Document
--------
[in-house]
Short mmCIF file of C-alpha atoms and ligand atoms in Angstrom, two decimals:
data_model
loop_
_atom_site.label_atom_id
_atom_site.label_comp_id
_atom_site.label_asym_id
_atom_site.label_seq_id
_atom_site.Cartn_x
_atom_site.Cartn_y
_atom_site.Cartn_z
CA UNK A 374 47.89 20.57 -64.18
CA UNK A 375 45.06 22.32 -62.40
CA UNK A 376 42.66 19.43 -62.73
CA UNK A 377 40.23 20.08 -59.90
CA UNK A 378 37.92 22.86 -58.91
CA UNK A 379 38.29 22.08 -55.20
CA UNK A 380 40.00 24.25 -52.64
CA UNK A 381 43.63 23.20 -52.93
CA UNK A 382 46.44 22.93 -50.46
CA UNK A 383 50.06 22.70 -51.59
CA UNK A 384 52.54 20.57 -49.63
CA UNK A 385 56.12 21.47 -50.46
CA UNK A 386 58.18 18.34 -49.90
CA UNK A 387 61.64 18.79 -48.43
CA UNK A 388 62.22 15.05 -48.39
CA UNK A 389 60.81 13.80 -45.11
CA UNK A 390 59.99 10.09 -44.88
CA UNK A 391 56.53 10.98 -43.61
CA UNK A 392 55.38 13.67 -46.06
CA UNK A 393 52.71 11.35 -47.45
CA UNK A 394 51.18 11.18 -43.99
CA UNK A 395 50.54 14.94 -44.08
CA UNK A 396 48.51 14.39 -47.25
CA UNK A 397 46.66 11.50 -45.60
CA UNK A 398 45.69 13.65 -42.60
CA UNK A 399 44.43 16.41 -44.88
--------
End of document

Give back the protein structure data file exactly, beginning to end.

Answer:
[in-house]
Short mmCIF file of C-alpha atoms and ligand atoms in Angstrom, two decimals:
data_model
loop_
_atom_site.label_atom_id
_atom_site.label_comp_id
_atom_site.label_asym_id
_atom_site.label_seq_id
_atom_site.Cartn_x
_atom_site.Cartn_y
_atom_site.Cartn_z
CA UNK A 374 47.89 20.57 -64.18
CA UNK A 375 45.06 22.32 -62.40
CA UNK A 376 42.66 19.43 -62.73
CA UNK A 377 40.23 20.08 -59.90
CA UNK A 378 37.92 22.86 -58.91
CA UNK A 379 38.29 22.08 -55.20
CA UNK A 380 40.00 24.25 -52.64
CA UNK A 381 43.63 23.20 -52.93
CA UNK A 382 46.44 22.93 -50.46
CA UNK A 383 50.06 22.70 -51.59
CA UNK A 384 52.54 20.57 -49.63
CA UNK A 385 56.12 21.47 -50.46
CA UNK A 386 58.18 18.34 -49.90
CA UNK A 387 61.64 18.79 -48.43
CA UNK A 388 62.22 15.05 -48.39
CA UNK A 389 60.81 13.80 -45.11
CA UNK A 390 59.99 10.09 -44.88
CA UNK A 391 56.53 10.98 -43.61
CA UNK A 392 55.38 13.67 -46.06
CA UNK A 393 52.71 11.35 -47.45
CA UNK A 394 51.18 11.18 -43.99
CA UNK A 395 50.54 14.94 -44.08
CA UNK A 396 48.51 14.39 -47.25
CA UNK A 397 46.66 11.50 -45.60
CA UNK A 398 45.69 13.65 -42.60
CA UNK A 399 44.43 16.41 -44.88